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NEW UPDATES Asean Affairs  14 July 2015  

Berau defaults on its senior notes

Berau Coal Energy (BCE) defaulted on its US$450 million 12.5 percent senior secured notes due 2015, issued by Berau Capital Resources Pte. Ltd. (BCR) and guaranteed by BCE, when it failed make its principal payment at maturity on July 8, international rating agency Moody’s said.

Prior to default, the Singapore High Court imposed a moratorium on the 2015 notes, giving the company until Jan 4 to negotiate with noteholders.

On July 1, Asia Coal Energy Ventures Limited (ACE), funded by Indonesia-based Sinarmas Group, announced an unconditional cash offer to acquire 100 percent of the outstanding shares of BCE’s 84.7 percent owner, Asia Resource Minerals (ARMS).

The takeover is in the final stages of completion following acceptance from approximately 68.2 percent of ARMS’ shareholders, including Nathaniel Rothschild’s NR Holdings, which had proposed an initial competing equity offer for BCE.

ACE then announced terms of a proposed notes restructuring in its draft restructuring support agreement. Under the proposed transaction, BCE will pay a portion of the notes principal using $100 million of new equity proceeds raised at ARMS — and down-streamed to BCE as a shareholder loan — and $18.75 million of cash-on-hand. The unpaid portion of the $450 million notes due July 8 and $500 million notes due 13 March 2017, issued by BCE, would then be exchanged for new notes maturing on July 31 2019 and Dec, 31 2020 respectively. The proposed restructuring also aims to reduce the coupon on the new notes, comprising both a cash and paid-in-kind component.

“Even with the moratorium in place, BCE is exposed to potential lender claims in Indonesia until it remedies its default with the expected note exchange detailed in the draft restructuring support agreement,” says Brian Grieser, a Moody’s vice president and senior analyst.

“The proposed restructuring of the 2015 and 2017 notes, when completed, will be positive for BCE in that it lowers the cash coupon payment and significantly improves the company’s maturity profile as its next material maturity will be pushed to 2019,” adds Grieser, who is also lead analyst for BCE.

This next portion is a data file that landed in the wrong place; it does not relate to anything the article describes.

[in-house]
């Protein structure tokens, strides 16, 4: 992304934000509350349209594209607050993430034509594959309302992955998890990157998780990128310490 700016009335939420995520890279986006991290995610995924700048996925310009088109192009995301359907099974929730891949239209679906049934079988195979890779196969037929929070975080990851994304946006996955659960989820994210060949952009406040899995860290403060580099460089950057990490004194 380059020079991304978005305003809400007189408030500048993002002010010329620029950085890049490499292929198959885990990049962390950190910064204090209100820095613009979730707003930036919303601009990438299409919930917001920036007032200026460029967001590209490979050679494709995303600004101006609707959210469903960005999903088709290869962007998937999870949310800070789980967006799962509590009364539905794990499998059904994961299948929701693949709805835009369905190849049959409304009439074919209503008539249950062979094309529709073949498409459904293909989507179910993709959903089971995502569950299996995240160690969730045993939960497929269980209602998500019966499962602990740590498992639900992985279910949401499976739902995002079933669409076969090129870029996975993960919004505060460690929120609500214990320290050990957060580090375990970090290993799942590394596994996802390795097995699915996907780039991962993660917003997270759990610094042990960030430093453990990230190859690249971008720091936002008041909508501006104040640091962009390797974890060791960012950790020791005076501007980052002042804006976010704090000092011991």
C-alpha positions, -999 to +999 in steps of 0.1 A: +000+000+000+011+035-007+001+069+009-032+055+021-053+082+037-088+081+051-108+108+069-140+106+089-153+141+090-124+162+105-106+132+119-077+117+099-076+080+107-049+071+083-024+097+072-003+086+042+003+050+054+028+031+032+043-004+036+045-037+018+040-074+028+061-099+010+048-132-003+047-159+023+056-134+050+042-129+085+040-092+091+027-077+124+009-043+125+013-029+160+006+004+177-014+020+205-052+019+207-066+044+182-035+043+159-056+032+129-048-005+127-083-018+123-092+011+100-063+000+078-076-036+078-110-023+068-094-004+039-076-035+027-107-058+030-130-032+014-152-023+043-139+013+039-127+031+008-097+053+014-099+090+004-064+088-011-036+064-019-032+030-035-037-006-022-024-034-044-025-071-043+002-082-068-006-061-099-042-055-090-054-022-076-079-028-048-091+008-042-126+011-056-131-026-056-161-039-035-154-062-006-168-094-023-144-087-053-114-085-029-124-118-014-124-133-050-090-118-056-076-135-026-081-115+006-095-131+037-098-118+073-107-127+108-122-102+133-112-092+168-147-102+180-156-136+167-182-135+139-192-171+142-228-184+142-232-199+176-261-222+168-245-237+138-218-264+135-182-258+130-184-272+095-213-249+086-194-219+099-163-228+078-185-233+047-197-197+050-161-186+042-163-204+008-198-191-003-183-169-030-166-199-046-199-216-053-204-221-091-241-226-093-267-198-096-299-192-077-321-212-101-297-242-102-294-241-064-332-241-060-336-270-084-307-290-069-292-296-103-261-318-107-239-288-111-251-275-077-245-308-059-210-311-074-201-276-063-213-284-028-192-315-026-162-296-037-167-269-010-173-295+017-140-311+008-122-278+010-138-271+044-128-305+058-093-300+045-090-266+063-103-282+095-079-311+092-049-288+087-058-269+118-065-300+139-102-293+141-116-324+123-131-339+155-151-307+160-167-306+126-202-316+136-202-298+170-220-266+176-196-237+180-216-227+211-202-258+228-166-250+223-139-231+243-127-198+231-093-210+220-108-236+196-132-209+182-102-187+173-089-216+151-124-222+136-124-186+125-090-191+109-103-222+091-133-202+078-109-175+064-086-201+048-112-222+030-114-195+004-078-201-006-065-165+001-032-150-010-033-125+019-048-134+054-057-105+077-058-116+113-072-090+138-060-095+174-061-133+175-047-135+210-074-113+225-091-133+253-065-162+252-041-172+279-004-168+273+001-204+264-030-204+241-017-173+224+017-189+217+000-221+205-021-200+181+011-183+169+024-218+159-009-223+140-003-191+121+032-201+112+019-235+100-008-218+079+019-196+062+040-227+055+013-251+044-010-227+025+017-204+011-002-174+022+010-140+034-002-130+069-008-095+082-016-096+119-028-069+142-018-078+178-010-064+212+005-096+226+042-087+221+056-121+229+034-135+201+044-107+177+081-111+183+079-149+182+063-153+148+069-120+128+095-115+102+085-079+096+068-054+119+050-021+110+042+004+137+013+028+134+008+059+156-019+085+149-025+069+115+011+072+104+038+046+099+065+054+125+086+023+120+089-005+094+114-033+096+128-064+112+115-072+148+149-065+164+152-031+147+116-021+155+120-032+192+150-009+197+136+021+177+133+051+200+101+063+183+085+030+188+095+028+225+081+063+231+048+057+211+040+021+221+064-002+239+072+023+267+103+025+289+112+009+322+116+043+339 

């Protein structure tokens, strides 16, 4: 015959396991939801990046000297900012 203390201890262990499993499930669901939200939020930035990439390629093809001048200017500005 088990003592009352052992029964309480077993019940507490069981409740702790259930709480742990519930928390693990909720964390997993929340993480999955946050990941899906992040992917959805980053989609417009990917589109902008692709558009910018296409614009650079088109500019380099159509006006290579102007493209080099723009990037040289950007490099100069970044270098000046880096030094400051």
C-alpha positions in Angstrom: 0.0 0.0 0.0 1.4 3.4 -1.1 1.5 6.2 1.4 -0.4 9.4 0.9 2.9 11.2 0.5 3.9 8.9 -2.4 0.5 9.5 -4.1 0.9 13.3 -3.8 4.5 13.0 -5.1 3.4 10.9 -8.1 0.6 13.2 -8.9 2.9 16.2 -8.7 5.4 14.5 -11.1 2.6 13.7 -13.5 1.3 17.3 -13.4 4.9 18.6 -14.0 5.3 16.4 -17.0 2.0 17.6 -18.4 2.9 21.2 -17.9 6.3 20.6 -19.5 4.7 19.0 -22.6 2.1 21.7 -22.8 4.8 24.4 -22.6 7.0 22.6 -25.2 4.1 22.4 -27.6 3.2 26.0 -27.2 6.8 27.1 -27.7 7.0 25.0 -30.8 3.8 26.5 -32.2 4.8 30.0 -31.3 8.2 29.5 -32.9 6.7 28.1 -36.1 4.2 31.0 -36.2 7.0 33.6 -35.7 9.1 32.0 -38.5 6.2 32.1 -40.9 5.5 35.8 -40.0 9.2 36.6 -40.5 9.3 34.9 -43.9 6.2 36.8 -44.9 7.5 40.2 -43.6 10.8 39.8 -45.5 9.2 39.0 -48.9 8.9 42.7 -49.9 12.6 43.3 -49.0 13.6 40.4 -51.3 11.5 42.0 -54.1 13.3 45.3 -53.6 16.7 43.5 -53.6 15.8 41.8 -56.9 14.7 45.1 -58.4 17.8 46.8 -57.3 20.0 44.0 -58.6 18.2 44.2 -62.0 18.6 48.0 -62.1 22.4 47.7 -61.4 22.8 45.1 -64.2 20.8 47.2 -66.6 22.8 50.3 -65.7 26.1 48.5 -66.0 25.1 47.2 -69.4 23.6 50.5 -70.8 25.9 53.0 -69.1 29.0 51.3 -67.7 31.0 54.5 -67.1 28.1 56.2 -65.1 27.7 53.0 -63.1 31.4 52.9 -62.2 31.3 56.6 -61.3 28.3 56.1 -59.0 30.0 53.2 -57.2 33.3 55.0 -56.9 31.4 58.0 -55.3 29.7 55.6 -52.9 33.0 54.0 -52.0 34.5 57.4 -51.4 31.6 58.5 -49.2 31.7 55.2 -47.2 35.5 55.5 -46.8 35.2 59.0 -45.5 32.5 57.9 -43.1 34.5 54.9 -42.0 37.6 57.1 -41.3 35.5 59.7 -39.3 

Should the proposed terms be agreed to by noteholders, the ratings would likely be stabilized or potentially upgraded post-transaction, assuming no further deterioration on BCE’s overall credit profile. The negative outlook also reflects the lack of clarity around ACE’s corporate strategy once the takeover is completed and its financial and corporate governance policies at BCE, which has been plagued by weak governance over the past few years.

In May, Moody’s downgraded the corporate family rating of BCE to Caa2 from Caa1 as well as the ratings on senior secured bonds issued by BCE and Berau Capital Resources Pte. Ltd. to Caa2 from Caa1, with negative outlook. Ratings are unlikely to be upgraded prior to successful completion of the restructuring.

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This year in Thailand-what next?

AseanAffairs   04 January 2011
By David Swartzentruber      

It is commonplace in journalism to write two types of articles at the transition point between the year that has passed and the New Year. As this writer qualifies as an “old hand” in observing Thailand with a track record dating back 14 years, it is time take a shot at what may unfold in Thailand in 2011.

The first issue that can’t be answered is the health of Thailand’s beloved King Bhumibol, who is now 83 years old. He is the world's longest reigning monarch, but elaborate birthday celebrations in December failed to mask concern over his health. More






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